recycle of used biomass - the cadmium removal capacity in fact increases after elution. There is, however, loss of biomass from the system in the liquid phase since the separation techniques are not 100% effective. This loss must be replaced with fresh biomass. Once the cadmium loaded bacteria had been separated from the liquid phase the metal was washed off the biomass by an elution procedure. This allowed the cadmium concentration to be increased to facilitate electrolytic removal of the metal. Elution using the fixed bed method consistently gave better than 97% elution of the biosorbed cadmium and produced at least a 20 fold increase in the cadmium concentration (ie high enough for electrolysis to be used to remove cadmium as metal powder).

Dead streptomyces has been used as a biosorbent for cadmium. 2 bacterial strains were studied: S. clavuligerus and S. griseus. Electrokinetic measurements showed increased negative values of 2 potential above pH 4; this observation related directly to flotation: above approximately -10 mV, diminishing biomass flotation was observed. A cationic surfactant was needed at about pH 7. 2 main flotation techniques using different bubble generation methods have been tested in the laboratory; they differed in bubble size and hydrodynamics. The use of ethanol in dispersed air flotation produced finer bubbles and hence quiescent conditions. The main parameters investigated batchwise were: the initial metal ion concentration, the quantity of biomass applied, the ionic strength, and the addition of flotation reagents. The solution pH was found to be a crucial parameter and the presence of a surfactant at an appropriate concentration was essential for good biomass flotation above pH 4. The temperature of the dispersion did not affect the flotation recoveries in the range examined. A thermodynamic study of equilibria by a computer programme was carried out; cadmium starts to precipitate out as hydroxide above pH 10, depending on the conditions. This was also found during ion flotation experiments without the use of any biomass; a precipitate flotation mechanism was proposed. A comparison of dispersed with dissolved air flotation was carried out. Both proved satisfactory. Cadmium elution tests of the floated biomass were carried out, either by pH adjustment to acidic values or the application of a chemical reagent. Biomass reflotation was shown to be possible and subsequently biosorbent recycling could be applied. A dispersed air flotation continuous unit has been constructed with a 2 L content, and using conditions optimized from the above bench scale experiments, the results and preliminary conclusions were fully confirmed. The cadmium loaded biomass recoveries obtained by flotation, in one stage, were over 85% under optimum conditions.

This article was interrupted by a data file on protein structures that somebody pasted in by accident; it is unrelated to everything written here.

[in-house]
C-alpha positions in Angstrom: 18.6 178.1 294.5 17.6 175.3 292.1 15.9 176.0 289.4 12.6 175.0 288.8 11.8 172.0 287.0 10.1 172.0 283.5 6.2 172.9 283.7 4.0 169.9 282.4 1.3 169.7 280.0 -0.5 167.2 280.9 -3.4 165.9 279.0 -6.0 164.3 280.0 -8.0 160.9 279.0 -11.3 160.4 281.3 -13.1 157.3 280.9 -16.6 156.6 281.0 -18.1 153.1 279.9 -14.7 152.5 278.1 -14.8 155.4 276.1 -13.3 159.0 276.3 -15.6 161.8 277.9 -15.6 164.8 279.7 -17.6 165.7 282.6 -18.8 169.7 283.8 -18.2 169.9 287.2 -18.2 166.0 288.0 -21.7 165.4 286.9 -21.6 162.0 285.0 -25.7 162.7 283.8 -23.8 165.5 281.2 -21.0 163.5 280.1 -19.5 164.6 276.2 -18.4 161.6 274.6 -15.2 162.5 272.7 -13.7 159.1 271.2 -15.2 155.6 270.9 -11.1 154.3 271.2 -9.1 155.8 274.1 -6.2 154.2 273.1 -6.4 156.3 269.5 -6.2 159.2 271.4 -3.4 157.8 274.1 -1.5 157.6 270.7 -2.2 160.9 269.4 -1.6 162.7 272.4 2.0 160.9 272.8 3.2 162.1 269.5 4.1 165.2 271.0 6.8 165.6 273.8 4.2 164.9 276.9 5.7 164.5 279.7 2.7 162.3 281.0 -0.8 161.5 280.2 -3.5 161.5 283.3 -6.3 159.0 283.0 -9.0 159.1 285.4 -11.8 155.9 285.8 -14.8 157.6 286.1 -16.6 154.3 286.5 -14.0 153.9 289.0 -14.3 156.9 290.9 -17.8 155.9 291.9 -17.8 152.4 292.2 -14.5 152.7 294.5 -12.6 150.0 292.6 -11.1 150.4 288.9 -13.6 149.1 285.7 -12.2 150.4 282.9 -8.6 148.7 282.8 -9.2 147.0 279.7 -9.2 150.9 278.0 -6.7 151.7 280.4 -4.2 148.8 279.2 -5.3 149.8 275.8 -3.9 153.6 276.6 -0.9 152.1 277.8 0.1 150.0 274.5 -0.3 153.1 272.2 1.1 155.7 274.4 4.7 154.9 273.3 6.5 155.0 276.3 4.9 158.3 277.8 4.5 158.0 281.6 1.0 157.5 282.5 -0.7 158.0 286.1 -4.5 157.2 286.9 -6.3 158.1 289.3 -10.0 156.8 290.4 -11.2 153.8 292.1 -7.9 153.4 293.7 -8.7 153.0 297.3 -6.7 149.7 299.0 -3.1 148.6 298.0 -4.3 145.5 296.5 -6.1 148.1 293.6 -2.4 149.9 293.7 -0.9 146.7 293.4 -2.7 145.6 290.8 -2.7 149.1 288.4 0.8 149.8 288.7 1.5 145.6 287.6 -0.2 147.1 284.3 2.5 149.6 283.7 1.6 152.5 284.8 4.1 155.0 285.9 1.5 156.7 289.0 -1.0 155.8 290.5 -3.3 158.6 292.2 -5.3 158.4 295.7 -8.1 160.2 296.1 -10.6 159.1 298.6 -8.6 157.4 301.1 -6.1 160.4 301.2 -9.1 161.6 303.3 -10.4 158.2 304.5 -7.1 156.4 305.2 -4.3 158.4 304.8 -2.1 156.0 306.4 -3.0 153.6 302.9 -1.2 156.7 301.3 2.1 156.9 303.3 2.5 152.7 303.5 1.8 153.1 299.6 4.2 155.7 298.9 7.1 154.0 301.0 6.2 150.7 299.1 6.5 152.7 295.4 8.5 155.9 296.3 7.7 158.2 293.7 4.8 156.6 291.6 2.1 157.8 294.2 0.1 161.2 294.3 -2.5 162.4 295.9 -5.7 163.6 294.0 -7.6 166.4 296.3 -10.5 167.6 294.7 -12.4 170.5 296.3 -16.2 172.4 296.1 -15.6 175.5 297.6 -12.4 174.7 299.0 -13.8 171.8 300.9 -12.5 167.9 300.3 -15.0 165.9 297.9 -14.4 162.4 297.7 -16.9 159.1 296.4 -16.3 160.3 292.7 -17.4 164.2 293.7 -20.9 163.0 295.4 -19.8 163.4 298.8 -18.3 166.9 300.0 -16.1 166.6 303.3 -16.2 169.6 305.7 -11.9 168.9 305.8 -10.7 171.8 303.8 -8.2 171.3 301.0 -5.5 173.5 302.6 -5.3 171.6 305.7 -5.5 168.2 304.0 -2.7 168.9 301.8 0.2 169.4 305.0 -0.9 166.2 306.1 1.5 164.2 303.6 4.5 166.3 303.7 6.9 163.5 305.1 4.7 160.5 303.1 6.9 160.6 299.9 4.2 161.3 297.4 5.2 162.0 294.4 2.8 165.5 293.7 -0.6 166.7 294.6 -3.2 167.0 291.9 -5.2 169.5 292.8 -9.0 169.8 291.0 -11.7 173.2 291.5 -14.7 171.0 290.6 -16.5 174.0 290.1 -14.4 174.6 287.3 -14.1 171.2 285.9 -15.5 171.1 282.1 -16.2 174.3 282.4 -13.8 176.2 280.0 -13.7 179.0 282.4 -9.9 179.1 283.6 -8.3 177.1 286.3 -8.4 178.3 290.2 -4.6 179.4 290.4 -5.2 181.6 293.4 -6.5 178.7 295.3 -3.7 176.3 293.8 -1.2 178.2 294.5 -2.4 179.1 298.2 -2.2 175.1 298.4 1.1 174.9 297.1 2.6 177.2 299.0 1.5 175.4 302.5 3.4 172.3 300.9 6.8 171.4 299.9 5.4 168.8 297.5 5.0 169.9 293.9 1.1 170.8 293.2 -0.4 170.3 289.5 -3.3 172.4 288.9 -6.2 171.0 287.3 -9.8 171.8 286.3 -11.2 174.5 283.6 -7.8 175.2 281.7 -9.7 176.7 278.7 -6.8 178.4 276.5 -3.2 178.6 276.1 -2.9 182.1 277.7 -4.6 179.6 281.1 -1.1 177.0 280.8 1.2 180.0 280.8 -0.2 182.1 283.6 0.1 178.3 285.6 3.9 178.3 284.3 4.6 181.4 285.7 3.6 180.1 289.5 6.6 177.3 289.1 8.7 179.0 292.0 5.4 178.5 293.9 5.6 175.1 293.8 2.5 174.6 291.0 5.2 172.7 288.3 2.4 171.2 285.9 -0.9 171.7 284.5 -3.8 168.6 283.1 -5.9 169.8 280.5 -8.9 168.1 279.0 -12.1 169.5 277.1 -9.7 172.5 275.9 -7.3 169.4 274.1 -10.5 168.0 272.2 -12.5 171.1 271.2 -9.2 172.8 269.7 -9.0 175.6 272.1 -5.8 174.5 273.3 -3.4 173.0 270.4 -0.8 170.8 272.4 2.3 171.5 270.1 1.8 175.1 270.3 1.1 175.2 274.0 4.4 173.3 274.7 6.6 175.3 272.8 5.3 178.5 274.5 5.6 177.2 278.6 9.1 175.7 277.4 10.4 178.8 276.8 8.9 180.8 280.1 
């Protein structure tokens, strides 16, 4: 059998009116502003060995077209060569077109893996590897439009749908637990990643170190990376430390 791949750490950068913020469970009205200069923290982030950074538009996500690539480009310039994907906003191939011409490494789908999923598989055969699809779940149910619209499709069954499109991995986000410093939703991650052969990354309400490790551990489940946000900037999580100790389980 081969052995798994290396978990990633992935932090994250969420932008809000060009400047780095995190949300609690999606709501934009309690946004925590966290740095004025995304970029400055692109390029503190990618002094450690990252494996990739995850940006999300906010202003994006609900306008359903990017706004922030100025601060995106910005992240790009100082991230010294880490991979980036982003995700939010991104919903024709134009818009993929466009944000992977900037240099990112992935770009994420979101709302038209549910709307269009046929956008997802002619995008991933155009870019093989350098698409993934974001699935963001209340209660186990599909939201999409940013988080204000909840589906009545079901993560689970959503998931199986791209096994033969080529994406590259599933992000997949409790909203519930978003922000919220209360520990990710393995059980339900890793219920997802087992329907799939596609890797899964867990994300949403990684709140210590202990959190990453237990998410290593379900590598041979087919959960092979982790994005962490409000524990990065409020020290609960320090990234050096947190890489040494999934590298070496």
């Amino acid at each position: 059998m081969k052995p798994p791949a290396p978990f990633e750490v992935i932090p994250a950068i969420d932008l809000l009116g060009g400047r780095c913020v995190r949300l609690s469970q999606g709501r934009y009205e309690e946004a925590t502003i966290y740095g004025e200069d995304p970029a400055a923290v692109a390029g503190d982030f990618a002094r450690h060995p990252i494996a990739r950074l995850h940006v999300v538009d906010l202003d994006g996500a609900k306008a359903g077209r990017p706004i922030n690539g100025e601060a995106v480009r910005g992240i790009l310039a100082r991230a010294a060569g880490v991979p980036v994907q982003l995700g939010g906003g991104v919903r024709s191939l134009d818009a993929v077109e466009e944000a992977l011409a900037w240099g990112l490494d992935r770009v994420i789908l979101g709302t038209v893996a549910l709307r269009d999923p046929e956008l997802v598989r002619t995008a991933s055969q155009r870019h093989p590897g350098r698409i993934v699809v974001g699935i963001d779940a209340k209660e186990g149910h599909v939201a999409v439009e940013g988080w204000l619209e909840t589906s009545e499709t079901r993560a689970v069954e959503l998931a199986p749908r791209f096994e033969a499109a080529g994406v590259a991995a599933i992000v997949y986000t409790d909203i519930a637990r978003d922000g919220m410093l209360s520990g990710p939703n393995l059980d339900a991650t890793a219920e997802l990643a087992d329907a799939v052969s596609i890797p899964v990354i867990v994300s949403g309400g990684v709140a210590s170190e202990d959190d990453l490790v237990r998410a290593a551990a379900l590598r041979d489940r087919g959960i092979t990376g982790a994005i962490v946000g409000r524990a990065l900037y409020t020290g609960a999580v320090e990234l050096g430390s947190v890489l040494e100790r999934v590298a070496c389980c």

Criteria for choosing the electrolyte recovery of cadmium are quite restrictive. A simple salt solution was chosen with certain additives to assist the electrochemistry. The electrolysis system is a proprietary process based on a rotating cathode cell (R-C cell) producing metallic cadmium powder. This is a continuous flow cell operating at very high mass transfer and recovering the metal automatically outside the cell. The elution process produces a nominal 20 fold increase in concentration from the treated cadmium solution to the electrolyte. This means that the expected initial electrolyte cadmium concentration is in the range of 100 to 1000 mg/l. This is then reduced to a final level of the order of 1 to 10 mg/l by the R-C cell. Electrolysis have been successfully conducted with cadmium levels within the starting range going down to the final level at current densities between 2 KA m{-2} down to 0.2 KA m{-2} and electrolysis power consumptions of the order of 8 KWH/kgm of cadmium. The R-C Cell rig essentially consisted of 6 parts: